(Elisabeth willed her mansion to the University of Minnesota. Several years after her murder, her mansion, known as Glensheen, was opened for tours showcasing its opulence. Staff at that time were explicitly prohibited from answering any questions related to the crime that had taken place there.)
Forty years of weird
Kimball did his best to honor Mildred’s wishes, and stayed dedicated to the case. He has followed it for four decades.
From the earliest days following the murders, Kimball said police felt Elisabeth’s daughter, Marjorie, was involved somehow.
Marjorie has lived a life of bizarre and unbelievable occurrences and coincidences, Kimball stated.
Marjorie had been a problem child, and, as an adult and mother of seven children of her own, frequently asked Elisabeth for large sums of money.
Acquaintances often agreed that Marjorie initially appeared to be gregarious and even bubbly, but got “grating” after a short time.
Initially, Marjorie’s second husband, Roger, was tried for the murders. Roger sat through a two-month trial and three days of jury deliberations, before being found guilty and sentenced to two life-terms.
The day following Roger’s conviction, Marjorie was also charged with involvement in the murder scheme.
Kimball remembers that Marjorie came to her trial each day, waving sweetly at the jury, knitting during testimony, and reading during breaks.
Following a trial which called more than 100 witnesses, after a day or so, the jury found Marjorie not guilty.
Over the ensuing decades, Marjorie’s behavior continued to baffle.
Kimball said Marjorie openly committed bigamy, and “suffered” through her home burning down the night before it was to be foreclosed upon.
After moving to Arizona, supposedly for quick access to cancer drugs in Mexico for her new husband, Wally, houses and garages started to randomly burn down in her neighborhood. She was eventually charged with arson.
Mysteriously, when Marjorie was granted one day to find assistance for Wally prior to being imprisoned for the arsons, Wally died overnight.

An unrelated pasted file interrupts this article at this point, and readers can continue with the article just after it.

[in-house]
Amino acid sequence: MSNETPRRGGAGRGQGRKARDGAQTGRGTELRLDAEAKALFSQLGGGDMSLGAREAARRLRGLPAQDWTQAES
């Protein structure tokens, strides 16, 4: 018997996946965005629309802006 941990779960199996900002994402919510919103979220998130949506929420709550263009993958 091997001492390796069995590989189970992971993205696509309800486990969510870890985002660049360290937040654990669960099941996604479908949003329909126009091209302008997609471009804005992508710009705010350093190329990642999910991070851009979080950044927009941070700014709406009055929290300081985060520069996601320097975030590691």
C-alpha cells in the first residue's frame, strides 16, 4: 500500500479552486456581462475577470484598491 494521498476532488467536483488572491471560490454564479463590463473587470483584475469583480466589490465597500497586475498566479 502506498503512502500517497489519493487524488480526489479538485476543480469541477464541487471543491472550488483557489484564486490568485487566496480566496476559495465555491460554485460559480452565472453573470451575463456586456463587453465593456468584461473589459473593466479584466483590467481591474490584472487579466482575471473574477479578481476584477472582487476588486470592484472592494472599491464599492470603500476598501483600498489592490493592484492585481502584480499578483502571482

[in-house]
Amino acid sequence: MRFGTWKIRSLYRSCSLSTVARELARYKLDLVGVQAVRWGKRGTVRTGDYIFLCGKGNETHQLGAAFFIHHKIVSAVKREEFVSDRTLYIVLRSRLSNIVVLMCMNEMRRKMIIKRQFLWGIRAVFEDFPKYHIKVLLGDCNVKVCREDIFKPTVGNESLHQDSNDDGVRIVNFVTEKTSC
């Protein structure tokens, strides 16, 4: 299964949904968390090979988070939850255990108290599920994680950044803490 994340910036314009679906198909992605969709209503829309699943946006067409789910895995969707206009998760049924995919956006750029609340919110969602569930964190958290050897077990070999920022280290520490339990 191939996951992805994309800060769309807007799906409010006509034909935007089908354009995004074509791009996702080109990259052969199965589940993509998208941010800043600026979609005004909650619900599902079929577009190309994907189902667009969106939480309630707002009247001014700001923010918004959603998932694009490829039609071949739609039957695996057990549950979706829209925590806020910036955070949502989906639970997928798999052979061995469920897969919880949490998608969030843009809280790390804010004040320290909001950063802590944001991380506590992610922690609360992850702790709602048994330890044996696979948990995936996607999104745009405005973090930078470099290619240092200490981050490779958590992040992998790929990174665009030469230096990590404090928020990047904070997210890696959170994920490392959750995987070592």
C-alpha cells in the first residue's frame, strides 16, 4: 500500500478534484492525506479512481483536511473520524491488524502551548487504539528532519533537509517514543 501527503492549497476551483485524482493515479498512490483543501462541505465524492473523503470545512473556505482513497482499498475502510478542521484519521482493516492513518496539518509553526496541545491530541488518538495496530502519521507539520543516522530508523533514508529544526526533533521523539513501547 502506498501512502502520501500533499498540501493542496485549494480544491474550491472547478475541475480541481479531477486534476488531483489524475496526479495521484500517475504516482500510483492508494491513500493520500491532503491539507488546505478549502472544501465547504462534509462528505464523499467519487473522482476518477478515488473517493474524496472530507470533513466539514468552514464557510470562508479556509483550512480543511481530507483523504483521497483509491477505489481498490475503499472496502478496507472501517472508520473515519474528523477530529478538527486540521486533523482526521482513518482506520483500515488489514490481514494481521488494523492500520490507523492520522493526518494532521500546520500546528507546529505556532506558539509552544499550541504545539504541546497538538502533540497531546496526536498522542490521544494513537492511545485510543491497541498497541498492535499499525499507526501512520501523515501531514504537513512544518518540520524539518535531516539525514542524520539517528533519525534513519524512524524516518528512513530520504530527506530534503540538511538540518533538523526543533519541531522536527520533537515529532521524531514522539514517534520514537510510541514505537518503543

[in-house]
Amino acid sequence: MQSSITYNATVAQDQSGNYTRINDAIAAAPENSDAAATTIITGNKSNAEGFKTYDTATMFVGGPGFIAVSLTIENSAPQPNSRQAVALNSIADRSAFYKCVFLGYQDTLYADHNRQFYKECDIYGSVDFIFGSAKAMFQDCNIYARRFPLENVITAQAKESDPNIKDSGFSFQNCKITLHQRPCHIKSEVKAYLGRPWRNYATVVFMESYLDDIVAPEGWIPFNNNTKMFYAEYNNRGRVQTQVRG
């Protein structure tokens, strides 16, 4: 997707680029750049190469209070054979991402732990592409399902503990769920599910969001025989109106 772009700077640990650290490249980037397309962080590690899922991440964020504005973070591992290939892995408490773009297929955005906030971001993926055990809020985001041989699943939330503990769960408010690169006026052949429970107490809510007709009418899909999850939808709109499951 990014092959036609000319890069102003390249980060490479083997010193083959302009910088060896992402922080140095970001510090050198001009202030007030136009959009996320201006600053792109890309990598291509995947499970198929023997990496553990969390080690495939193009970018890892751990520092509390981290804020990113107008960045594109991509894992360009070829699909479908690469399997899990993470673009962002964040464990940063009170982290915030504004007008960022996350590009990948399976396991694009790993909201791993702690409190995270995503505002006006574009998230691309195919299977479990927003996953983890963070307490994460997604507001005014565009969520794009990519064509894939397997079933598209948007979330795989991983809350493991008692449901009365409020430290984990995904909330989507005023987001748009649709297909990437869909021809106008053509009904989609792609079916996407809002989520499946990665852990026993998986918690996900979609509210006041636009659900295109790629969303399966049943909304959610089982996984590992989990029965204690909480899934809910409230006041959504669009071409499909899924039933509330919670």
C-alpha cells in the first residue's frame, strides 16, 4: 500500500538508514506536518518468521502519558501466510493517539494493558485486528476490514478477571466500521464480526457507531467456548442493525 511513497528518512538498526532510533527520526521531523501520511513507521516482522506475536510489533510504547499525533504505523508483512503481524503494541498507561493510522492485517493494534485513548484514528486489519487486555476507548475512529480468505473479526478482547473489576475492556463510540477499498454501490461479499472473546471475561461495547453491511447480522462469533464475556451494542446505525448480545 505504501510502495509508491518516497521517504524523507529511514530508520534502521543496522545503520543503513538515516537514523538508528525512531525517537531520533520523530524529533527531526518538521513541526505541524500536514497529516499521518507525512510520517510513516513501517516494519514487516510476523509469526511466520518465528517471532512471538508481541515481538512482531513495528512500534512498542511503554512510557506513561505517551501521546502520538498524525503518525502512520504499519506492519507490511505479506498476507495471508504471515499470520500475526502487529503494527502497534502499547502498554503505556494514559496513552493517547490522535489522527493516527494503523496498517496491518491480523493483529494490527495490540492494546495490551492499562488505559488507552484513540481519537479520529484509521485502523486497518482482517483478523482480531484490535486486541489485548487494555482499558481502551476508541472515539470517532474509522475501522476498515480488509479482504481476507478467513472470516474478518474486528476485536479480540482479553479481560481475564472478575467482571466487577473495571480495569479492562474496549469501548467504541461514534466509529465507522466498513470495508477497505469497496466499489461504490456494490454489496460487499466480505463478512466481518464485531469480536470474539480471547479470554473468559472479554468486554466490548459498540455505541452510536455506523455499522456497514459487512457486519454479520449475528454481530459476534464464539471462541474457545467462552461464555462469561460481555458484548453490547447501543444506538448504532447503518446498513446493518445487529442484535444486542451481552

During one of her related prison terms, both of Wally’s children, and two of her own, wrote to the court that the public would be best served if Marjorie remained imprisoned.
She was released, however, and quickly befriended an elderly man. Ever so kindly, she took over his accounts to pay his bills which she continued to do long after he died.
So much more
Kimball said he has visited or confronted Marjorie several times through the years, and has not been well-received. During his latest attempted visit, Kimball stopped at Marjorie’s home, and she told him to leave, or she’d call the police.
Kimball said five of Marjorie’s children filed a lawsuit indicating Marjorie shouldn’t profit off of proceeds made from tours of Glensheen, which has been open for many years.
Consequently, Marjorie now lives off the monetary interest from the tours, while the principal goes to her children. She also still receives a small pension from husband Wally.
Kimball’s never-ceasing story
Kimball worked for the newspaper for 31 years, then spent a decade with MinnPost, a nonprofit, online news organization.
Kimball initially printed 100 copies of his book, “Secrets of the Congdon Mansion: The Unofficial Guide to Glensheen and the Congdon Murders.”
Very shortly thereafter, a publisher requested 5,000 copies. The book has been a strong seller ever since.
Kimball’s book has been revised, with new details added, several times. Details about the murder case, and of Marjorie, now in her mid-80s, continue to fascinate readers to this day.